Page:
A similar exclusion is contained in the Family Courts Act, 1984, which creates specialized Courts for the resolution of family disputes. Section 13 only allows lawyers to appear before family courts, where leave of the court has been applied for and granted by the court. The proviso to Section 13 empowers the Family Court to appoint a lawyer as amicus curiae, where the court considers such an appointment as being necessary. Provisions of the Family Court Act, including Section 13, were the subject of an unsuccessful constitutional challenge before the Andhra Pradesh High Court in R. Durga Prasad v. Union of India. Section 13, was justified on the grounds that the bar on lawyers appearing in family disputes was not absolute, and where leave of the court was applied for and granted, lawyers could plead the case of their clients, and thereby assist in the resolution of the dispute. A subsequent decision of the Kerala High Court in C.P. Saji v. Union of India, observes that the exclusion in Section 13 has now become “redundant” in view of the recent notification of Section 30.
A more recent instance of exclusion of lawyers can be found in the Prevention of Sexual Harassment at Workplace Act. Rule 7(6) notified pursuant to Section 11, prohibits any party to a sexual harassment complaint to be assisted by a lawyer before the Internal Complaints Commission. This prohibition mirrors the exclusion of lawyers from attending and assisting in internal departmental enquires. It bears noting however, that the exclusion contained in Rule 7(6) is characteristically different from the exclusions under the Industrial Disputes Act and Family Courts Act respectively. In the latter, the exclusion of lawyers operates within judicial fora hearing a legal dispute, while in the case of the former, the exclusion operates at the stage of the Internal Complaints Committee or Local Complaints Committee. These internal committees although vested with the power of civil court for the purposes of their efficient functioning, are not strictly speaking judicial fora.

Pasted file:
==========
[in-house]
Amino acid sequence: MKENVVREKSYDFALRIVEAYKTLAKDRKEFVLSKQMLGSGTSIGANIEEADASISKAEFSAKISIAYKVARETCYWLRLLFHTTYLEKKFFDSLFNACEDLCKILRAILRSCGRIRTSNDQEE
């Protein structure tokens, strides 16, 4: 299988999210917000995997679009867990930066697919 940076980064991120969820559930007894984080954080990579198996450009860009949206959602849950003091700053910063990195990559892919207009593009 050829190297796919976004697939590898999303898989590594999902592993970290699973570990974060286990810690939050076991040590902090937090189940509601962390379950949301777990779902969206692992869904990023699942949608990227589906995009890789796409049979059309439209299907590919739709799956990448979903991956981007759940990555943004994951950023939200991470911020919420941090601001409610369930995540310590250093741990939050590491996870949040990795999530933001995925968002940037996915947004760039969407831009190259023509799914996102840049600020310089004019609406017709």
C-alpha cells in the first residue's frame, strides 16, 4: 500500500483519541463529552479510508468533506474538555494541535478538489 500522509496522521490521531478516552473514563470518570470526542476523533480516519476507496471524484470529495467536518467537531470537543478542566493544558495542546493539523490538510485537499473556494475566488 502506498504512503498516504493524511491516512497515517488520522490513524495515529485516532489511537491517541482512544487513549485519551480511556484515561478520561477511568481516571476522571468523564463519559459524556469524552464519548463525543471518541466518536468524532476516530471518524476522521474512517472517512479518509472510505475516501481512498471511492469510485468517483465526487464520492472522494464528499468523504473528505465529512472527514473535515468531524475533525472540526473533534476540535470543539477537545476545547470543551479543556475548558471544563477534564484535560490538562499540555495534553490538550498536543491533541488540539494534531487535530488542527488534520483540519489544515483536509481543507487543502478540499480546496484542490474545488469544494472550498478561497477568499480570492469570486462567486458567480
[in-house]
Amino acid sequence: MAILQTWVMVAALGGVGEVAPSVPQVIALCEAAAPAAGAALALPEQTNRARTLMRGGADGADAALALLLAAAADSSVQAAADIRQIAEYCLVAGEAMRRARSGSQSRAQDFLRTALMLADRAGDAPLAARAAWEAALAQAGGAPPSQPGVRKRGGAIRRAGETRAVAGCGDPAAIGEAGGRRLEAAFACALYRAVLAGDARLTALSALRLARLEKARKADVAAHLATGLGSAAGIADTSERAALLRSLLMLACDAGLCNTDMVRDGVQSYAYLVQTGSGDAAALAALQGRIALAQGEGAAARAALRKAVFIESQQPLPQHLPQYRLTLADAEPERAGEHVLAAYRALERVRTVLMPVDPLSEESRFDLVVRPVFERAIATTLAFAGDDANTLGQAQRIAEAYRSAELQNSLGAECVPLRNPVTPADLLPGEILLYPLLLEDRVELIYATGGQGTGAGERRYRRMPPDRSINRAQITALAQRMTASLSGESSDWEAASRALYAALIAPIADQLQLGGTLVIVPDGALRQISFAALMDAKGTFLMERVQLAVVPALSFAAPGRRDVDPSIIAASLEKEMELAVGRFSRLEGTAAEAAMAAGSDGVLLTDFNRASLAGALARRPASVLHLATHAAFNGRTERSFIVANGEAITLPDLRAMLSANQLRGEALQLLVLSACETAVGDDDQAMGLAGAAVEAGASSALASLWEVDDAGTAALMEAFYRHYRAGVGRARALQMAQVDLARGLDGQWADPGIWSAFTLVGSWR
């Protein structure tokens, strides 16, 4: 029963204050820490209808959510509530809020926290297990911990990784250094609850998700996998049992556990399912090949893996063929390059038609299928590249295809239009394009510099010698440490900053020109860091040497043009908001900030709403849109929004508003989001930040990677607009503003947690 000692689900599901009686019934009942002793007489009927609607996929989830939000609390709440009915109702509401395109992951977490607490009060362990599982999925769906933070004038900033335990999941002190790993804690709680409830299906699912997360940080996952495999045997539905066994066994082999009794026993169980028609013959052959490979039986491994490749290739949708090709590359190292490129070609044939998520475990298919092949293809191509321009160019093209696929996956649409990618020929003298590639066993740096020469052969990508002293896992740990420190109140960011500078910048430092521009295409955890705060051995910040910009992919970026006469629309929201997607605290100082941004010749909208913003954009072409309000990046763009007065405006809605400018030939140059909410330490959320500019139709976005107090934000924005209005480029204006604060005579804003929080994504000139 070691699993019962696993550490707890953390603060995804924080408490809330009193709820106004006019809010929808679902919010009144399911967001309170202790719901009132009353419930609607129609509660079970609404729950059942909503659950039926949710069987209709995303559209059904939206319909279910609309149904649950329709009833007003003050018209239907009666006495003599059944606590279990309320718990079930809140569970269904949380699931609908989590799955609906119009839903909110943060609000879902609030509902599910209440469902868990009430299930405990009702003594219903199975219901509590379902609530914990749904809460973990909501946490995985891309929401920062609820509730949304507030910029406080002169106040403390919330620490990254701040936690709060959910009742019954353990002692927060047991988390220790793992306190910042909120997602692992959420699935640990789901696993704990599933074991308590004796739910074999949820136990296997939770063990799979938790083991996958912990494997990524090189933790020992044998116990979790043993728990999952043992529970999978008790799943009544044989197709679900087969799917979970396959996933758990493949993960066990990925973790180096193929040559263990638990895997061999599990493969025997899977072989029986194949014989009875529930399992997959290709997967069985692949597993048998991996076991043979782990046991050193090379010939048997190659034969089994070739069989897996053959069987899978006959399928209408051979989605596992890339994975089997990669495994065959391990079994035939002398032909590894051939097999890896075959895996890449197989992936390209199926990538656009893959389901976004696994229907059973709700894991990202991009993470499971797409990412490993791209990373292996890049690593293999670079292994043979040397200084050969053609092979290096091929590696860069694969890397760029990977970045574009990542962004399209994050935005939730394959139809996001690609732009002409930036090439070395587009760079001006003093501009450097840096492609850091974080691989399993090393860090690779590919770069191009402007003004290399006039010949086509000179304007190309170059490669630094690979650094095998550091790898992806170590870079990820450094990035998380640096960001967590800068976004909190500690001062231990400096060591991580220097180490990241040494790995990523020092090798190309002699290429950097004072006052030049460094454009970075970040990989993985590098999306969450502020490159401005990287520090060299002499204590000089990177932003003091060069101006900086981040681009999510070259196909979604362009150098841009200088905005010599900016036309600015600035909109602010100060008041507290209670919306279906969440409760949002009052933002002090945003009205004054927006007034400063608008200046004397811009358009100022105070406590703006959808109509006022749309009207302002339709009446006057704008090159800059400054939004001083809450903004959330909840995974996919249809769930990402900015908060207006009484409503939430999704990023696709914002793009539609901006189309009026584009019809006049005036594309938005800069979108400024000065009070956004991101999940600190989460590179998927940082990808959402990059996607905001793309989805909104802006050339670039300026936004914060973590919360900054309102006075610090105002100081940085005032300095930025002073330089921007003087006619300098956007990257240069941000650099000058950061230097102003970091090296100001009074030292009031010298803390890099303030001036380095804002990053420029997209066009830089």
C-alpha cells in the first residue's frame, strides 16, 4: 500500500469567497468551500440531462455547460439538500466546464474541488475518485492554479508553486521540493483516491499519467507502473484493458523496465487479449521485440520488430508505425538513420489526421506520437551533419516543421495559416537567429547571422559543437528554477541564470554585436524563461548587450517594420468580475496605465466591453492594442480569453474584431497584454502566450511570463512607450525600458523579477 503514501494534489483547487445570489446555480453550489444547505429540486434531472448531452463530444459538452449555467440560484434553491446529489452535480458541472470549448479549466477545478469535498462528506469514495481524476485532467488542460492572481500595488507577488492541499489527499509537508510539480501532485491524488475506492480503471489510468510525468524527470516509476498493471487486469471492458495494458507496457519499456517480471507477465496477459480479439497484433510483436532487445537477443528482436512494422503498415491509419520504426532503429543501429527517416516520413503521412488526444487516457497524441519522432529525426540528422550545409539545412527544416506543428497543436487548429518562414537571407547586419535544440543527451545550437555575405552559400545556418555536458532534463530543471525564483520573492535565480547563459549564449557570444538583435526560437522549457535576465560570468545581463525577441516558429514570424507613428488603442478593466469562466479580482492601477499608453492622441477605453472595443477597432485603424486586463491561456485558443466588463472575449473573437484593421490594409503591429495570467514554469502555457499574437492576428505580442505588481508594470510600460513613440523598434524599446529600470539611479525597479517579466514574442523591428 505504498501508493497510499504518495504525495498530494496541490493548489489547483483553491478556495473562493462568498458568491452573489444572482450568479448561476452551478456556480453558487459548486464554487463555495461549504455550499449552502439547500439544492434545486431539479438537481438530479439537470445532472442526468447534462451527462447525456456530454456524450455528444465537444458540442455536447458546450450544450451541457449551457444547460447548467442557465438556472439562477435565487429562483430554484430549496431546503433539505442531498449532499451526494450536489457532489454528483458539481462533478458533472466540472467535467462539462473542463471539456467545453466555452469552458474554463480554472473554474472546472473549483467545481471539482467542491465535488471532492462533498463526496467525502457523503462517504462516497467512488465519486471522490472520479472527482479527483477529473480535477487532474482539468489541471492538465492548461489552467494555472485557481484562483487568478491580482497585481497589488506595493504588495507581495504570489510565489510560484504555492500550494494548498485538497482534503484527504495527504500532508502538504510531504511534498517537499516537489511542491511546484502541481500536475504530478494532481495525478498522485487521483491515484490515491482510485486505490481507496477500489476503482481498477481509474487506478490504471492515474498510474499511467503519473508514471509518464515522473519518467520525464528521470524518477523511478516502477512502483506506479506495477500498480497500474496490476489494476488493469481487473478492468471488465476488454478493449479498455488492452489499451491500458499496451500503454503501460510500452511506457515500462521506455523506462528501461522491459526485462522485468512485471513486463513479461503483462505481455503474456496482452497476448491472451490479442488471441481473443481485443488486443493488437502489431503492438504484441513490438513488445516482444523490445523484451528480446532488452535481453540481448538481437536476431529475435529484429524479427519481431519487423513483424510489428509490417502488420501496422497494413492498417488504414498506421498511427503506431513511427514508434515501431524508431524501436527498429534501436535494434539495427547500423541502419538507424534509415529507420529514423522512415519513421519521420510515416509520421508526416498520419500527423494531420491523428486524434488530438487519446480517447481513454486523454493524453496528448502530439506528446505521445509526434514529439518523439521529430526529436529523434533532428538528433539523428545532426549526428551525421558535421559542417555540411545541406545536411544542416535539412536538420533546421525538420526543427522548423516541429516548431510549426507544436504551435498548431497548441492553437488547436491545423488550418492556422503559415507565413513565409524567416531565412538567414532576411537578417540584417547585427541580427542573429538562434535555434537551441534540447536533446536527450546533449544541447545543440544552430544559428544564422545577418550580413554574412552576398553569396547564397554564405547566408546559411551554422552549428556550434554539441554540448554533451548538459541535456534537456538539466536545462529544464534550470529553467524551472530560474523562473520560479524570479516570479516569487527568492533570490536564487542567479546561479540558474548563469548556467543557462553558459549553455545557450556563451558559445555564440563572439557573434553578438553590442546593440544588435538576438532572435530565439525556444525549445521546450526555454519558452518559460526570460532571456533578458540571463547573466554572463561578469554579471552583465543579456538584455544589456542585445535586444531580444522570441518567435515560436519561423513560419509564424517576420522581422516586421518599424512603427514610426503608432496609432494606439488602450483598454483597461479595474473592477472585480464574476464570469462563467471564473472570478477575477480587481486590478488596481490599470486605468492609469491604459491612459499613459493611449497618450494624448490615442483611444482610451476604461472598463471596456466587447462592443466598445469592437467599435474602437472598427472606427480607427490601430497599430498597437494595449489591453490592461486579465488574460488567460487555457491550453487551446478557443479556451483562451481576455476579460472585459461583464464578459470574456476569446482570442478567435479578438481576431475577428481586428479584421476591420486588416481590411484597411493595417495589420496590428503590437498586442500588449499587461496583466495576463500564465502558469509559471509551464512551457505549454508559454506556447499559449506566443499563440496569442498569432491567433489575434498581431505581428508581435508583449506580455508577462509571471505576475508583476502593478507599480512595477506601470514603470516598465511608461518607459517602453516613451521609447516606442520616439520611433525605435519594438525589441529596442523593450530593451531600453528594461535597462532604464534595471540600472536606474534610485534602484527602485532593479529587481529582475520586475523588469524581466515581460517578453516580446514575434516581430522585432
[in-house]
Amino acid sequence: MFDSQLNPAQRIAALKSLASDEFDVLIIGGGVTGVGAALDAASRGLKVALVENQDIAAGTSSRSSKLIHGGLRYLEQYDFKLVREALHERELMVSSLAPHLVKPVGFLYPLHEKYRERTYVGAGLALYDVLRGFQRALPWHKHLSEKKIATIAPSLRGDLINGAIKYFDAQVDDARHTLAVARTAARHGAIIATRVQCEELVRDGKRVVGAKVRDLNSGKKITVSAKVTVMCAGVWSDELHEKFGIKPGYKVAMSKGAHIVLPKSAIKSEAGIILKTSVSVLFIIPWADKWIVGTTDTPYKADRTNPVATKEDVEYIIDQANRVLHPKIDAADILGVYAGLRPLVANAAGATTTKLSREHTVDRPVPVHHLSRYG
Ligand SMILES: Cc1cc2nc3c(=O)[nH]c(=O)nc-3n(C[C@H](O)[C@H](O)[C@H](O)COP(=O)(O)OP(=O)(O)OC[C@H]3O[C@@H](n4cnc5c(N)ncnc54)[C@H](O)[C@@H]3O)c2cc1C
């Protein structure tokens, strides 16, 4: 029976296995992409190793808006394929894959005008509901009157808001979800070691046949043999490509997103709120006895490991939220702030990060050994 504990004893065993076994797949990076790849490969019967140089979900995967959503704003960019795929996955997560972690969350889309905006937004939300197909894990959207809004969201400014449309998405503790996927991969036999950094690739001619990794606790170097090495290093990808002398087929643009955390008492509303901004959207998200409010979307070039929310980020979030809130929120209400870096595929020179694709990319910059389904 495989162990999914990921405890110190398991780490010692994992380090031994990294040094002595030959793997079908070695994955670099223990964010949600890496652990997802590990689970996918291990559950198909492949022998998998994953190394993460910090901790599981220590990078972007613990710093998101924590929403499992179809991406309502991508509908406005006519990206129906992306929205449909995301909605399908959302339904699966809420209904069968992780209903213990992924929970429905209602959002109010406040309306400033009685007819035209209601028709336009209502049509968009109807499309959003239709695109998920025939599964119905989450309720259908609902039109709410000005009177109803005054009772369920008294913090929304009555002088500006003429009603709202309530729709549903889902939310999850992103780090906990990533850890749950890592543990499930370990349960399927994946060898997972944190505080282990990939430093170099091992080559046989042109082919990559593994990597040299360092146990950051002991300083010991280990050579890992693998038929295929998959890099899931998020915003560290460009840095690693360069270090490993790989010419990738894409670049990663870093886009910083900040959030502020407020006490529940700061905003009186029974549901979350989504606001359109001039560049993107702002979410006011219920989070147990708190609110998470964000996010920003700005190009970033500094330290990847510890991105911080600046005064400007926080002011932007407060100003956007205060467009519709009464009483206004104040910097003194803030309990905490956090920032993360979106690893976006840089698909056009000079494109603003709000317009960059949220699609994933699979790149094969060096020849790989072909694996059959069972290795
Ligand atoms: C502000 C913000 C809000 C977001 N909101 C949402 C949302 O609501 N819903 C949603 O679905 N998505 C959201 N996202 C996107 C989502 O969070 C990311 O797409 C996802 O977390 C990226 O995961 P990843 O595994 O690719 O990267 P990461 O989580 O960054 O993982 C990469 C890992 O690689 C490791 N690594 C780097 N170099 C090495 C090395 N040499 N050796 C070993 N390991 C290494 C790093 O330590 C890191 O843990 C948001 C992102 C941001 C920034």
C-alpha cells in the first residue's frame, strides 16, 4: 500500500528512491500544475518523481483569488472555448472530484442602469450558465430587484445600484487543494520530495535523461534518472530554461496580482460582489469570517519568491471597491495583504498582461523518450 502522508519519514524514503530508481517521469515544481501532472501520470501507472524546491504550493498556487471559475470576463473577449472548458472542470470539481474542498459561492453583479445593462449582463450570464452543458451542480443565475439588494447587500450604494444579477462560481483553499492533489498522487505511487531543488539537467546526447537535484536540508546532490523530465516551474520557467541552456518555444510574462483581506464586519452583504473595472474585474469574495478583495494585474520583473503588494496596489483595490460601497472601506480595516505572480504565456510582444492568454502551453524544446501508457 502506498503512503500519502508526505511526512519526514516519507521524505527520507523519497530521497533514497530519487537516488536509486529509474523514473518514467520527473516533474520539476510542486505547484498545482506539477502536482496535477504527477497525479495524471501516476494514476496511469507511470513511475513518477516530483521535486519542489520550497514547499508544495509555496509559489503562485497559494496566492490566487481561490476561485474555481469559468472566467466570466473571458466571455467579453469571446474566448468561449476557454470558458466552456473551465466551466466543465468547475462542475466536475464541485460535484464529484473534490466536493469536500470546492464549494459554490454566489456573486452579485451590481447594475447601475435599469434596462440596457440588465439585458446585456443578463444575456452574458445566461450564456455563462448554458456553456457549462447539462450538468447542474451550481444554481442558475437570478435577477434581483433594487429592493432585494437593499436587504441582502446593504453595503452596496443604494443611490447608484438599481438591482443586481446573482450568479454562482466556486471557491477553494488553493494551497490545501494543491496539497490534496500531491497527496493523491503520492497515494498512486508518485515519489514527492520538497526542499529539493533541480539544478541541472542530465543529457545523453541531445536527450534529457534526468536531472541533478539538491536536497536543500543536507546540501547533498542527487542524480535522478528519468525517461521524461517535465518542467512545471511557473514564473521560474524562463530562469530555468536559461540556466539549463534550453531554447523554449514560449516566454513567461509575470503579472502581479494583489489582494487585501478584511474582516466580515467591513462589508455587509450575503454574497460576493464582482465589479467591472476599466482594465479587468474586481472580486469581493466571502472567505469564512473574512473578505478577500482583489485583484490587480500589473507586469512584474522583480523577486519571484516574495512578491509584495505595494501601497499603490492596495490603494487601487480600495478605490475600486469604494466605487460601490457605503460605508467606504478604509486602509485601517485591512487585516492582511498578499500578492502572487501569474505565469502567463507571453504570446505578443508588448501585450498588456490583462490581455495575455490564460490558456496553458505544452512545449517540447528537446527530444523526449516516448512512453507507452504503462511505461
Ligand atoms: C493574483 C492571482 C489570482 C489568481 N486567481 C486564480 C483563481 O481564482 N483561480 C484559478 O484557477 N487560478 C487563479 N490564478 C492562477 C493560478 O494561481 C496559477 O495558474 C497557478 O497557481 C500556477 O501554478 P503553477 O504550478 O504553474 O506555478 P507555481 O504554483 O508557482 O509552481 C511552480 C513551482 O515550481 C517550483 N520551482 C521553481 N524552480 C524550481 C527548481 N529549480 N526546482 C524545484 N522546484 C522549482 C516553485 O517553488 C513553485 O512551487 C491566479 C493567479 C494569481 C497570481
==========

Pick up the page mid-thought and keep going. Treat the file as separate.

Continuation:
Although the rationale for these exclusions vary in their context, they are seemingly justified on the premise that certain forms of lawyering can be detrimental to, and impede, the speedy resolution of sensitive legal disputes. These provisions therefore serve to exclude a key actor in the legal process, in the hope that their absence, or in some cases, permissive presence, would assist the court in resolving a claim bought by the person preferring such a legal action. It should therefore serve as a reminder of the kind of lawyering, lawyers sometime adopt while assisting their clients. Dilatory tactics, unfair representation and a host of other questionable practices, may serve the immediate needs of their clients, but seriously attack the efficacy of any dispute resolution process. These exclusions then, must form part of an important consideration while contemplating ethical and just means of advocacy, and alert lawyers to realities of their own exclusion.